The deal was a coup for The Halifax. However gently the merger was presented, Halifax emerged with the better hand. Hornby became its CEO, and Lord Dennis Stevenson (another Halifax man) became Chairman of the new company. The Bank of Scotland had recently lost out in several take-over bids, including its wooing of National Westminster Bank, when it had lost to its bitter rival, the Royal Bank of Scotland.

What’s going on?

Perhaps researching this blog has made me over-sensitive to leadership battles. But the story leaves me with just that suspicion that there is more to unfold. Has HBOS been complacent over its business environment? The kindest that can be said was that it did not rush into hasty action recently. More unkindly, maybe it could be accused of being too reactive.

I haven’t picked up the signals of stakeholder discontent that indicate real ‘trouble at the top’. No comments about excessive remuneration packages. But those city analysts have already sent out signals suggesting the business environment is not as benign as HBOS would like it to be.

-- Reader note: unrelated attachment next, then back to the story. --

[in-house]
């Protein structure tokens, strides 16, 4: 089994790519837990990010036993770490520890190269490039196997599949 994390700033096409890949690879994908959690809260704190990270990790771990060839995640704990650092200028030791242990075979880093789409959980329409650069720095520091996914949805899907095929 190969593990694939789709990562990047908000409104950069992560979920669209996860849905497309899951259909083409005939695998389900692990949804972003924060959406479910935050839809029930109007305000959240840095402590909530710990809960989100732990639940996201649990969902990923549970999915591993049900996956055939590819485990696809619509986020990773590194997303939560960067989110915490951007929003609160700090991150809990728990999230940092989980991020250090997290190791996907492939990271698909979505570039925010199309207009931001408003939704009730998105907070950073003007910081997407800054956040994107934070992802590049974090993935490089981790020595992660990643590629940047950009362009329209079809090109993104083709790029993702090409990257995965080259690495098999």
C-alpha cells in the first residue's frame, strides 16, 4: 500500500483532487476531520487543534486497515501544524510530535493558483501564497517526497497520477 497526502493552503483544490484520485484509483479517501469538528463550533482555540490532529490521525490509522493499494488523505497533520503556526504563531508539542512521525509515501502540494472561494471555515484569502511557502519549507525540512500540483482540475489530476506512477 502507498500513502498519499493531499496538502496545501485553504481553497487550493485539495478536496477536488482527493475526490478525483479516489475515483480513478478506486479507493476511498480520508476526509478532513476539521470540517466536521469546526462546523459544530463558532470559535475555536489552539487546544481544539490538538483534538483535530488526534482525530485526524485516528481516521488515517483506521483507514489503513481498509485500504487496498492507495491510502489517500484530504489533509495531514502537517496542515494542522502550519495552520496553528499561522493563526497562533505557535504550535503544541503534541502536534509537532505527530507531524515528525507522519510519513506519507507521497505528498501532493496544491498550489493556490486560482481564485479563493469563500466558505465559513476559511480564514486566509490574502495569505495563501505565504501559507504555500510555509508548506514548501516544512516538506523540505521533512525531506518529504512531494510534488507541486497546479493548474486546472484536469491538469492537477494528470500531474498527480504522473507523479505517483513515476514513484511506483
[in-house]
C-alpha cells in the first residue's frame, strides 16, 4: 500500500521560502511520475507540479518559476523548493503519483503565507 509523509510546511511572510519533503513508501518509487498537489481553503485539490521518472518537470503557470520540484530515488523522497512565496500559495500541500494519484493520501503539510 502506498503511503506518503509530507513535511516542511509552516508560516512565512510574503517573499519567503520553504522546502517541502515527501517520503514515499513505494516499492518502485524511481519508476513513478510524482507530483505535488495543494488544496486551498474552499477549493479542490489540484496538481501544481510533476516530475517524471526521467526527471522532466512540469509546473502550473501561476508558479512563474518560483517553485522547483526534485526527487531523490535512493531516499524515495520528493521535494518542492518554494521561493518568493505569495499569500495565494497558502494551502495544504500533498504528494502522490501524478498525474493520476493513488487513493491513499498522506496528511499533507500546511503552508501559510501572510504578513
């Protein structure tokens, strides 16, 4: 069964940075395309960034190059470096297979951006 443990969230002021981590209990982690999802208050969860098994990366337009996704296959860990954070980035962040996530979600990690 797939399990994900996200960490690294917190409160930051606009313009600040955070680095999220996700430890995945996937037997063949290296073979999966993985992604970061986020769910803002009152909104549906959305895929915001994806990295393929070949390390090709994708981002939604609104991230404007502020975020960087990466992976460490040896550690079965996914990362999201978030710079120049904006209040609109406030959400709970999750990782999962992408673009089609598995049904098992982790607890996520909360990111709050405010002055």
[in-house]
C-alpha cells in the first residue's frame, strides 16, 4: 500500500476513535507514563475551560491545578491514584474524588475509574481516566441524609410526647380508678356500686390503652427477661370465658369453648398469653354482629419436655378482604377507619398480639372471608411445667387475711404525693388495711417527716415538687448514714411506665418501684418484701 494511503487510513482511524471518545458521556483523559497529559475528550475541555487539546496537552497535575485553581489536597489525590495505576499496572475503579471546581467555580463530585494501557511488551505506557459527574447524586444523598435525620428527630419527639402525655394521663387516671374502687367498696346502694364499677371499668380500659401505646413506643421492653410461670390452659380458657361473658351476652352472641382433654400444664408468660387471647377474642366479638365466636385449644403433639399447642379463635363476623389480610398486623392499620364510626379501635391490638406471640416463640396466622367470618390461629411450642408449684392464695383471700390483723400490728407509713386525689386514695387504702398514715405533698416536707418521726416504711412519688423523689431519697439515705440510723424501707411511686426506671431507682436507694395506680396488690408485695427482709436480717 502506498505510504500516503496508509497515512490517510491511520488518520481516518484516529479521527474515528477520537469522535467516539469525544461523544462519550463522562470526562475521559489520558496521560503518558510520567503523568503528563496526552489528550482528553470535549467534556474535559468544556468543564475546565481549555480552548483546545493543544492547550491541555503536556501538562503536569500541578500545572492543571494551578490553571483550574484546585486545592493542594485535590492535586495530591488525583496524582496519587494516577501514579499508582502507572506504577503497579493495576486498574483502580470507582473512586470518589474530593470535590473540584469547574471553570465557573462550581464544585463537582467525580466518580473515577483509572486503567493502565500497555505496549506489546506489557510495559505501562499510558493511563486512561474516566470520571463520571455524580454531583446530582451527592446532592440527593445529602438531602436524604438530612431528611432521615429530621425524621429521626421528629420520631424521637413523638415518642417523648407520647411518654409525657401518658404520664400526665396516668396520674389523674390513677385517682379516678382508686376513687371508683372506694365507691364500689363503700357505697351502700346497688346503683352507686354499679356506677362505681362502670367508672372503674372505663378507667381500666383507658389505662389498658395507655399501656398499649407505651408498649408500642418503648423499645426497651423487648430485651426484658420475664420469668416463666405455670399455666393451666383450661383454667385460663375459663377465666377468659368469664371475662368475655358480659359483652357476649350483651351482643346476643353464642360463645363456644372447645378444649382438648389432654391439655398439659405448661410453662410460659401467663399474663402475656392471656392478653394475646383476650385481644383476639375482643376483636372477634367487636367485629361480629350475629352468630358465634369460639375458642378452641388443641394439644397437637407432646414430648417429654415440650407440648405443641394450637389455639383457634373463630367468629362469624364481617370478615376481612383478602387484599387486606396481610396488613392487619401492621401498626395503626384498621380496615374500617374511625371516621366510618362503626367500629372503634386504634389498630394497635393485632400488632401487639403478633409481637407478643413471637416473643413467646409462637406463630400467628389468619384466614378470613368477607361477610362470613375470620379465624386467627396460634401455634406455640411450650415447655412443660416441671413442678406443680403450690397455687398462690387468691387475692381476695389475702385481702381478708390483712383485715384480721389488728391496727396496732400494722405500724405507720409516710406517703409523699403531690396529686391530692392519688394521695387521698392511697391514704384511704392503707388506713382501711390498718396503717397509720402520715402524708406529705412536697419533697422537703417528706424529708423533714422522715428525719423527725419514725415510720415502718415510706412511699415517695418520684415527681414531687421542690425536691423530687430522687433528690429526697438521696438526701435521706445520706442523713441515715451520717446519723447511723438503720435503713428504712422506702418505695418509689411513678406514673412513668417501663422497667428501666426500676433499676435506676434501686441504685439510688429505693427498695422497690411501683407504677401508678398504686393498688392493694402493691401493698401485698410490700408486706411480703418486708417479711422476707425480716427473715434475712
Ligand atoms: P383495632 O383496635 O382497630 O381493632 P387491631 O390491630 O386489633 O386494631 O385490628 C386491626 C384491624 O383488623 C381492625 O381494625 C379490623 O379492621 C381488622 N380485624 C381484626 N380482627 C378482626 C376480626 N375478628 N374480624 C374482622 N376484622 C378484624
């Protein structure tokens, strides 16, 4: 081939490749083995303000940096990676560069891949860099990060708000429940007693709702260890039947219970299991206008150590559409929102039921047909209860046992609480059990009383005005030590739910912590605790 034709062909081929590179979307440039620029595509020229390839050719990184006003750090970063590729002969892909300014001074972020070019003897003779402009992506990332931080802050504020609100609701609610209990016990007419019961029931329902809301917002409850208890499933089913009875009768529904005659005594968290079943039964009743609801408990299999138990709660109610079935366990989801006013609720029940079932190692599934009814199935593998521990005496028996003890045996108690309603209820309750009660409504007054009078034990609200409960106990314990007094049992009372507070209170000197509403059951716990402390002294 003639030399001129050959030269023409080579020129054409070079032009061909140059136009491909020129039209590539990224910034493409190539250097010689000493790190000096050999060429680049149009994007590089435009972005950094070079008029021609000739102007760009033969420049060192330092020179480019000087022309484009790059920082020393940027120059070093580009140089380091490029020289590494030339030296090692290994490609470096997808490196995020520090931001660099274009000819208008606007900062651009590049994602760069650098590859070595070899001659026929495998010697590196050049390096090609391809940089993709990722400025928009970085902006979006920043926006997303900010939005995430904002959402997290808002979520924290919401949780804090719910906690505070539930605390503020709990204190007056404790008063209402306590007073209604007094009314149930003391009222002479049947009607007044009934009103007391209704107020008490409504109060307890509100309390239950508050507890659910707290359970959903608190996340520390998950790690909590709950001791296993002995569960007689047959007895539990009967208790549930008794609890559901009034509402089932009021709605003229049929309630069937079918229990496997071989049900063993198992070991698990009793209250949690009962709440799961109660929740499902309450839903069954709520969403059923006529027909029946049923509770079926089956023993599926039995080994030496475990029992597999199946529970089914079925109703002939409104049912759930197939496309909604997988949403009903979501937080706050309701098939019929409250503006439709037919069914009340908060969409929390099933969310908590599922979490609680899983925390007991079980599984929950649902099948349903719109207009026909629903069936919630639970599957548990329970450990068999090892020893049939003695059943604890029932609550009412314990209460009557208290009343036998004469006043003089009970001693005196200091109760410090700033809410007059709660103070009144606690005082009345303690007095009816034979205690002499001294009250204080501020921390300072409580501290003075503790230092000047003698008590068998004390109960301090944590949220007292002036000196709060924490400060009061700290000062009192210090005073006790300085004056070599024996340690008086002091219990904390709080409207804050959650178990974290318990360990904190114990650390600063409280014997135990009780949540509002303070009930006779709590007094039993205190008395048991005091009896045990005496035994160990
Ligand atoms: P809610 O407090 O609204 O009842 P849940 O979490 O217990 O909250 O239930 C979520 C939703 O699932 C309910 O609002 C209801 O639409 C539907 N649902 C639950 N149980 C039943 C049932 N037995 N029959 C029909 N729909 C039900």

I have a very small shareholding in one of the group’s financial products. I’m not planning on selling. I’m not planning on acquiring any more either. And maybe there will be a business case to invest in, written on leadership style and proactivity.


Alliance Boots takeover: An Italian Perspective

April 20, 2007

The Alliance Boots takeover appears inevitable and imminent. The role of Deputy Chairman Stefano Pessina has come under increasing scrutiny. We report the views of an Italian business executive.

[Friday April 20th 2000, Alliance Boots announce acceptance of the KKR / Stefano Pessina offer. other reports indicate that a second offer from Terra Firma, The Wellcome Trust, and banking group HBOS is underway. This post summarizes the exclusive ‘off the record’ comments of an Italian business executive made earlier this week. He suggests that a heady mix of personal as well as economic considerations are in play, as the Alliance Boots takeover reaches its final stages].